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Bellevue's 108th Ave NE gets high rent ranking
A global real estate service firm has identified 108th Avenue Northeast in Bellevue as the 12th most expensive central business district street in the country, and its experts say future office space will likely cost even more.
The average rent on 108th Avenue Northeast was $38.58 a square foot, and topped out at a little more than $45 a square foot, according to a study released by Jones Lang LaSalle that examined 40 office markets in the United States.
“Bellevue is in one of the tightest CBD office markets in the country, because they’re in such a strong demographic, a strong workforce,” said Trisha Raicht, LaSalle vice president for research in the Northwest. “The downside is with a healthier market comes inflation and the market for office space is significantly tighter for office space than it was a few years ago.”
But Bellevue and its downtown real estate is still at a far more affordable cost than some other West Coast markets, which is drawing in more and more tech companies that also benefit from recruitment opportunities here, Raicht said.
San Francisco’s California Street ranked fourth in the CBD market at a little more than $62 per square foot. Closer to Bellevue, Seattle’s Union Street - between Second and Seventh avenues - ranked 10th at $38.92 per square foot on average. In the top ranking is Manhattan’s Fifth Avenue at an average of $102 per square foot.
Businesses not getting squeezed out of 108th Avenue Northeast are making tighter space work to their advantage, said Riley Shephard, an associate with Jones Lang LaSalle. He said tech companies are fitting more employees into smaller spaces and accepting the higher cost because of the quality of the buildings and the ability to be in an area where top-tiered talent can be recruited.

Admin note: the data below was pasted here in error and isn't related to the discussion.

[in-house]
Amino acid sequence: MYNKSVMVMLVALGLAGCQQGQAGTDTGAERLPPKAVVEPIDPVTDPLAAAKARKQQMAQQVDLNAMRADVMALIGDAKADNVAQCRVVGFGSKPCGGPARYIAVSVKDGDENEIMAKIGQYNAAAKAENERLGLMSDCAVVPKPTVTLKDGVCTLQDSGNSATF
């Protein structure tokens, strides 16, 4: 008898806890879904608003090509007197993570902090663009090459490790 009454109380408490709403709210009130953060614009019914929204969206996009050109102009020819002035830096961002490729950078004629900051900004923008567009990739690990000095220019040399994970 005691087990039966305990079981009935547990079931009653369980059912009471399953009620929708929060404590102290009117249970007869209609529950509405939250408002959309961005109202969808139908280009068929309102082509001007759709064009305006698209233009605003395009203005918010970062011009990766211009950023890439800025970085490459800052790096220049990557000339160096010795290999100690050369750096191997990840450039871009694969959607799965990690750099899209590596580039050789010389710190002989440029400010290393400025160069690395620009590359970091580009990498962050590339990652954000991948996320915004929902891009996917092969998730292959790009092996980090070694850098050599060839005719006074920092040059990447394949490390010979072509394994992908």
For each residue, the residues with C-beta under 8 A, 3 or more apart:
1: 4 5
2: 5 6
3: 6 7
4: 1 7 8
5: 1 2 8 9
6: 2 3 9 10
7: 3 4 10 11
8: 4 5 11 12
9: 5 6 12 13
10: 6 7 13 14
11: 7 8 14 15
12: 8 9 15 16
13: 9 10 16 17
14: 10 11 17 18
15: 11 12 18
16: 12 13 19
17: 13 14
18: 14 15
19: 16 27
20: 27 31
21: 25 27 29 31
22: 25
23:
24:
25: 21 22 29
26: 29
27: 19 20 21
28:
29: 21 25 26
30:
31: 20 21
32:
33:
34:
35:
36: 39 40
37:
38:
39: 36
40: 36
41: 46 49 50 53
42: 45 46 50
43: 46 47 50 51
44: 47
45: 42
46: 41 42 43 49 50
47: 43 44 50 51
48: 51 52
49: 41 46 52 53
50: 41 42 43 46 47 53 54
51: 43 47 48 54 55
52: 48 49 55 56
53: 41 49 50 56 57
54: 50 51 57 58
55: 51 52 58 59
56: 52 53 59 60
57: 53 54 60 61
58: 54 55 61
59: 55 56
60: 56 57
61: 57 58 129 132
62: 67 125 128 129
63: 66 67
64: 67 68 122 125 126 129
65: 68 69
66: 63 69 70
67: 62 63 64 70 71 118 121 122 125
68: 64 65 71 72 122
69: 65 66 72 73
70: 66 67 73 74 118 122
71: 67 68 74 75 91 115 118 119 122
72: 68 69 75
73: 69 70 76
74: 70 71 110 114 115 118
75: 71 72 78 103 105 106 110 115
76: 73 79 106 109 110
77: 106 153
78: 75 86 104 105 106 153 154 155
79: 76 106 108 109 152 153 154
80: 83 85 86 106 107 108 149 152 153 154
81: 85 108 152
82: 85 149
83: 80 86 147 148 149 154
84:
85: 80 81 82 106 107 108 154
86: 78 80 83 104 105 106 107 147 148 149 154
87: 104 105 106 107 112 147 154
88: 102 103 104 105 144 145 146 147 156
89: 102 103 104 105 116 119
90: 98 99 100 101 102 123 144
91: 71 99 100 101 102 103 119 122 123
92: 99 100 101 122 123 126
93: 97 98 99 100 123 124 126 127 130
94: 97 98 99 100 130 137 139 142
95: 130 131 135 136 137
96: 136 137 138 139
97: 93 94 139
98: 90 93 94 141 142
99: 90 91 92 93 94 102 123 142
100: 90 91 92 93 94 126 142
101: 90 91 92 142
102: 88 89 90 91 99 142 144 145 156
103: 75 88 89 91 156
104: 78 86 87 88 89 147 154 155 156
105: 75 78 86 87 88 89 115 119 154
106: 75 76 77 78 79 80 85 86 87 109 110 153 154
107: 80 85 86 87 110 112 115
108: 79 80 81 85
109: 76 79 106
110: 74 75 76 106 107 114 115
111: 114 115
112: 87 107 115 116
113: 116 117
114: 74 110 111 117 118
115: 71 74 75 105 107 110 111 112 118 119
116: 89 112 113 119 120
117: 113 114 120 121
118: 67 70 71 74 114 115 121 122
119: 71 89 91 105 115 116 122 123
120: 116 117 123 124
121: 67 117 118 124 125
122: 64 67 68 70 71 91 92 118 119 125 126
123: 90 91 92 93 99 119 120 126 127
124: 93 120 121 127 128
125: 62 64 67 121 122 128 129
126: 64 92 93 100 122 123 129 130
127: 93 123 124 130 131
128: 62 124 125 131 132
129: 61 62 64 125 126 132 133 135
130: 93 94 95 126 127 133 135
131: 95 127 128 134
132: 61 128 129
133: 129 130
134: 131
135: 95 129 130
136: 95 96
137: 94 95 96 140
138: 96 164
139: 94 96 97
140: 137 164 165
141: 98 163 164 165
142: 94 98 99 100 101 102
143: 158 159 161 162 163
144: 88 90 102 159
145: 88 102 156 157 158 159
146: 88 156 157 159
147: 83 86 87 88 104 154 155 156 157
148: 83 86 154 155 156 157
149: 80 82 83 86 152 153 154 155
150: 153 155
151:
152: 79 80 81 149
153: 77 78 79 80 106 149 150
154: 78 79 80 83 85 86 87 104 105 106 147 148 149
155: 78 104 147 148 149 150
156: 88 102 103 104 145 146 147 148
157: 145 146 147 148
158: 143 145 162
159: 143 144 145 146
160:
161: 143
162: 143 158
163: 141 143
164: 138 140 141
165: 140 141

“You kind of have to have that cool office space,” Shephard said. “You have to sort of have that next best thing and that’s just how it’s evolved. … The buildings that are there can accommodate the denser footprint of these employers.”
“It’s more important for them to have the space where they want it and accommodate their growth,” added Raicht, “than having their real estate constraining their business growth.”
Businesses are not shying away from 108th Avenue Northeast, which means a shortage of vacant space coupled with a lack of other options. Shephard said the cost of constructing new buildings is so expensive, it would push rates higher to justify the cost.
“The reason we haven’t seen some of the new construction take off … our rates almost aren’t high enough to justify the new construction,” he said, adding of future buildings, “It’s probably going to be between $35 and $38 net, so add $10 or $12 to that sum and you’re going to be in the upper 40s upper 50s, and I don’t think we’re too far from getting these on 108th.”